11. An Opponent of the War (1847)

BY SENATOR THOMAS CORWIN

Corwin, elected to the United States Senate in 1844 as a Whig, was persistent in his opposition to the war with Mexico. He was a born orator, and by this courageous but indiscreet speech in the Senate against granting an appropriation with which to buy peace and territory from Mexico, he gained renown, but injured his political advancement. - For Corwin, see A. P. Russell, Thomas Corwin.— Bibliography: Channing and Hart, Guide, § 194.

R. PRESIDENT, I... beg the indulgence of the Senate to some

particular now consideration. I

voted for a bill somewhat like the present at the last session — our army was then in the neighborhood of our line. I then hoped that the President did sincerely desire a peace. Our army had not then penetrated far into Mexico, and I did hope, that with the two millions then proposed, we might get peace, and avoid the slaughter, the shame, the crime, of an aggressive, unprovoked war. But now you have overrun half of Mexico -you have exasperated and irritated her people—you claim indemnity for all expenses incurred in doing this mischief, and boldly ask her to give up New Mexico and California; and, as a bribe to her patriotism, seizing on her property, you offer three millions to pay the soldiers she has called out to repel your invasion, on condition that she will give up to you at least one-third of her whole territory. . . .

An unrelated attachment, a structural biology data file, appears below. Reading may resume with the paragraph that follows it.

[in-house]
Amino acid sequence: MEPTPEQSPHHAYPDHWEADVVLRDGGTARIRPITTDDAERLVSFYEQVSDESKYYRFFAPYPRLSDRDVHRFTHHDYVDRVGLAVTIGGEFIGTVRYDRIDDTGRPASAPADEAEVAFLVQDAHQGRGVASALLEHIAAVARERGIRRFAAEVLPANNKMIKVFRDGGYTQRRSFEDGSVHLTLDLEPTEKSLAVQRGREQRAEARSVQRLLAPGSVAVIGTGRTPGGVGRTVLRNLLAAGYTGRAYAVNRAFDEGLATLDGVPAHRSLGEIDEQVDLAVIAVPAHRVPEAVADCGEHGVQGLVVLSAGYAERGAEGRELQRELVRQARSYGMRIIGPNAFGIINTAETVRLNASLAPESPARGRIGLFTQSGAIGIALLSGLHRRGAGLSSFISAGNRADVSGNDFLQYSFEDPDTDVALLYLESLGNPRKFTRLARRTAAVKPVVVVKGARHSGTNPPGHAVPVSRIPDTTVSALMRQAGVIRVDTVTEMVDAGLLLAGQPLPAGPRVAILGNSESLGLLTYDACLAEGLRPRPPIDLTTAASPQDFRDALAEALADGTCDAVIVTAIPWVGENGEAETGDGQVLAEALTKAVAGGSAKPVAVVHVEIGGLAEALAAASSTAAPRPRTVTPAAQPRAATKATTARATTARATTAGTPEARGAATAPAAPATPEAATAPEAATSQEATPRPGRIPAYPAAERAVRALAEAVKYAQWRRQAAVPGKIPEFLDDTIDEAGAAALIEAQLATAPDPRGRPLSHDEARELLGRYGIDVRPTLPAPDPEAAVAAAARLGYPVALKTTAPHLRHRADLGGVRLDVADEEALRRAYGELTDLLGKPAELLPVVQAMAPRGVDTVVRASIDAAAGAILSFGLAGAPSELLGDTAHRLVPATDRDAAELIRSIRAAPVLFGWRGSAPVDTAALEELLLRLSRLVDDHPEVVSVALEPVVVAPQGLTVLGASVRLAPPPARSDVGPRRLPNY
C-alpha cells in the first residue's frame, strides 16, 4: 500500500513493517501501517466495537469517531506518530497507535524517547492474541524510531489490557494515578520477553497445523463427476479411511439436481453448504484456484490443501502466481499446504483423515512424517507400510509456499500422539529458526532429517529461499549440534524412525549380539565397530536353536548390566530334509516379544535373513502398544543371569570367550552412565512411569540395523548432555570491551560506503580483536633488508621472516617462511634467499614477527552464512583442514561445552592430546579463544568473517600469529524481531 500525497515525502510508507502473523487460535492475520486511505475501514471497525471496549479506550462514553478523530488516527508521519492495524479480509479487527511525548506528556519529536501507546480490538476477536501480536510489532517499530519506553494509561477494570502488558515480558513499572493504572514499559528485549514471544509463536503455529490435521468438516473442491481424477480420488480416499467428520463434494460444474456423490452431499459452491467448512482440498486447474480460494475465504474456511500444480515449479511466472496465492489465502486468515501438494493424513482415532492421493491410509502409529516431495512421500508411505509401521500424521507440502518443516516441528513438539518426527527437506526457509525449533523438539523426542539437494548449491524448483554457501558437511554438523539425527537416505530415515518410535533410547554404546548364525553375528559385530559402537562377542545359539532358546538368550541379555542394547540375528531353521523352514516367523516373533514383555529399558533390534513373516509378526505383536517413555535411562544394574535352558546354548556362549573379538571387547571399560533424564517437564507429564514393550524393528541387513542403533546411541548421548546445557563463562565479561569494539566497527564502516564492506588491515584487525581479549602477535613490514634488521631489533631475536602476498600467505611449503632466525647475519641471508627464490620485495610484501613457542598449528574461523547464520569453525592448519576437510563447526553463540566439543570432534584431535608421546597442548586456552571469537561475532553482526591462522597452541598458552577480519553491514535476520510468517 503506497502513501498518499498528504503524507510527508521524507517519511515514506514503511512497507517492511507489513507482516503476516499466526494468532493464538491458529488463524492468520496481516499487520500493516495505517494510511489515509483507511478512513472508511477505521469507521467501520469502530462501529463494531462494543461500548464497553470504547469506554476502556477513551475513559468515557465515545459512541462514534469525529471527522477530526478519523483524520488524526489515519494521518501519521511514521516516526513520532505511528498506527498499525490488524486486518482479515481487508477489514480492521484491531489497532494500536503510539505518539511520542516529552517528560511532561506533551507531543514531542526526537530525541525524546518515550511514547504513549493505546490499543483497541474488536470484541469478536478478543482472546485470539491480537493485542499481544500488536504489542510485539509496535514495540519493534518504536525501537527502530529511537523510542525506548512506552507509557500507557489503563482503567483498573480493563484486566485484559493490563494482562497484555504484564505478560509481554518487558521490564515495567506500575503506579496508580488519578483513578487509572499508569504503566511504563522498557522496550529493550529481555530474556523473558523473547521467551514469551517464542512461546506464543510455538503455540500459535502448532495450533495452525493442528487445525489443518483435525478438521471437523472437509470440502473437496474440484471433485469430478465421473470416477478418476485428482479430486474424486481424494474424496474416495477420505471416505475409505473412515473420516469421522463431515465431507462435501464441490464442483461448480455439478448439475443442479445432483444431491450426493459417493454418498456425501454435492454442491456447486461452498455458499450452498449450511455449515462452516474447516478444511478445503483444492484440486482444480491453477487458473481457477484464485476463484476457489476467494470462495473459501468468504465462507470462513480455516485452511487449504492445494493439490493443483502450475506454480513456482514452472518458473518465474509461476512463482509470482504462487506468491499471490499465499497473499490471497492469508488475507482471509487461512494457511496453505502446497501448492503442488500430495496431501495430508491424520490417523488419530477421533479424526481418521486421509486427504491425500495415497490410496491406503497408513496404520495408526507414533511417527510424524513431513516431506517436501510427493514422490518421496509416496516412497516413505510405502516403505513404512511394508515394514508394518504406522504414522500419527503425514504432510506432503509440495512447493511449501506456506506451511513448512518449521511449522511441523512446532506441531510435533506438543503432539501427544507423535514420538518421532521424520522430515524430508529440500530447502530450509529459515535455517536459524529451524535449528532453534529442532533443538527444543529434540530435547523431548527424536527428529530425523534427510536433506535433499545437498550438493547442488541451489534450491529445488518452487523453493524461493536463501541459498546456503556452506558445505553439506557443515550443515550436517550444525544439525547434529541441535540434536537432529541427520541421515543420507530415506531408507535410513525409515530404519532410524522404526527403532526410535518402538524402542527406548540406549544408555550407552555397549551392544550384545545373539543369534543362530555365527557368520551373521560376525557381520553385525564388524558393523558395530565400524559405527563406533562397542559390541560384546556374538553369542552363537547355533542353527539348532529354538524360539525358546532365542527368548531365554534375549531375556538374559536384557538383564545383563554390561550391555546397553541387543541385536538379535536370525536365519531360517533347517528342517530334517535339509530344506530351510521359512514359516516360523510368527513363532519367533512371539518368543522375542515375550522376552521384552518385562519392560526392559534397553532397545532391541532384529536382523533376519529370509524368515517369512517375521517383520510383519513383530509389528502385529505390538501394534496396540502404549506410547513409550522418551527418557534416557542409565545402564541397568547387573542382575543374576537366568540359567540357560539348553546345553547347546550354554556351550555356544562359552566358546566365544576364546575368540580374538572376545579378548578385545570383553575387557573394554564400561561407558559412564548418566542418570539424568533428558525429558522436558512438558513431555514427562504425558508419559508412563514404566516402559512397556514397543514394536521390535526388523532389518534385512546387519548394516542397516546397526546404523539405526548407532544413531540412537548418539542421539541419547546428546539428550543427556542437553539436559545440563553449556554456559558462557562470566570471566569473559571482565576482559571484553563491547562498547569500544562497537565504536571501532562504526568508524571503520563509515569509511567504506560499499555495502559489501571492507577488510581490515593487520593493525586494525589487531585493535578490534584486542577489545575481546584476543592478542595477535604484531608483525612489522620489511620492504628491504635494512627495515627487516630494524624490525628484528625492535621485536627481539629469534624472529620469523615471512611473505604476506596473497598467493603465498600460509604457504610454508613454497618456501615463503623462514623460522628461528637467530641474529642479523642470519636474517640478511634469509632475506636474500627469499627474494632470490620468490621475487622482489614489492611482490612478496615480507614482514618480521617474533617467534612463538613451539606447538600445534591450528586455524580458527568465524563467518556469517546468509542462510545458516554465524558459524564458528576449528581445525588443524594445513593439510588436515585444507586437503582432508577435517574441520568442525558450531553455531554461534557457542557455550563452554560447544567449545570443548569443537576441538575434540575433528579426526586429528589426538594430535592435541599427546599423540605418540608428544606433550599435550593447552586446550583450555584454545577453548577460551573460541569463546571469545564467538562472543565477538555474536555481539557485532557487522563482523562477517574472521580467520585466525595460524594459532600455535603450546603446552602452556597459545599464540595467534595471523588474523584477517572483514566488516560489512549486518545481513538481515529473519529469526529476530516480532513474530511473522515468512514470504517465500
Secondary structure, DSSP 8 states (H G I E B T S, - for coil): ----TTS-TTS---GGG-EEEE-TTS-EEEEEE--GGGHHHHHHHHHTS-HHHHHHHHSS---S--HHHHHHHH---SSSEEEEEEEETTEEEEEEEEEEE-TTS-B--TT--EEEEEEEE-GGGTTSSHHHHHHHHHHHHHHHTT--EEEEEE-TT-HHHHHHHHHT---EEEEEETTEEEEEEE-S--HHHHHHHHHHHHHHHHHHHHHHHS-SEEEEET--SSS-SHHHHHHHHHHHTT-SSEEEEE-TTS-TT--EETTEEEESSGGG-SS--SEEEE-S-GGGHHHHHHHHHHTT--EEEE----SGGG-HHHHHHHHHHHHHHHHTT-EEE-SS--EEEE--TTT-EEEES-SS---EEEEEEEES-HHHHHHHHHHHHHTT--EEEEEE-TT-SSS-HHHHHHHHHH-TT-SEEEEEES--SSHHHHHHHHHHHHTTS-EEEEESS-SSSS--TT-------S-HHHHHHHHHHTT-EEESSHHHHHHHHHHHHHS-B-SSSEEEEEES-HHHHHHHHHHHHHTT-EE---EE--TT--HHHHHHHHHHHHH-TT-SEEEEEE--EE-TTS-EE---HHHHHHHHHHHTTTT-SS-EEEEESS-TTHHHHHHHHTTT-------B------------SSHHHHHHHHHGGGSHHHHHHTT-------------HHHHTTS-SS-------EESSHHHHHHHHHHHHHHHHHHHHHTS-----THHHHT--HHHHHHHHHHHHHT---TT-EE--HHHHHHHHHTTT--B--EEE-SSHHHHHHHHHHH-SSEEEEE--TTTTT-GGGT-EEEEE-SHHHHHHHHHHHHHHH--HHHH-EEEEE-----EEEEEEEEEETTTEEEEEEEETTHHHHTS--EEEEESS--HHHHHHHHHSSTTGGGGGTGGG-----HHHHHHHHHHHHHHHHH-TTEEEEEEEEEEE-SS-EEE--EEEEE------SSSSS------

But, sir, let us see what, as the chairman of the Committee on Foreign Relations explains it, we are to get by the combined processes of conquest and treaty.

What is the territory, Mr. President, which you propose to wrest from Mexico? It is consecrated to the heart of the Mexican by many a wellfought battle with his old Castilian master. His Bunker Hills, and Saratogas, and Yorktowns, are there! The Mexican can say, “There I bled for liberty! and shall I surrender that consecrated home of my affections to the Anglo-Saxon invaders? What do they want with it? They have Texas already. They have possessed themselves of the territory between the Nueces and the Rio Grande. What else do they want? To what shall I point my children as memorials of that independence which I bequeath to them when those battle-fields shall have passed from my possession?"

Sir, had one come and demanded Bunker Hill of the people of Massachusetts, had England's Lion ever showed himself there, is there a man over thirteen and under ninety who would not have been ready to meet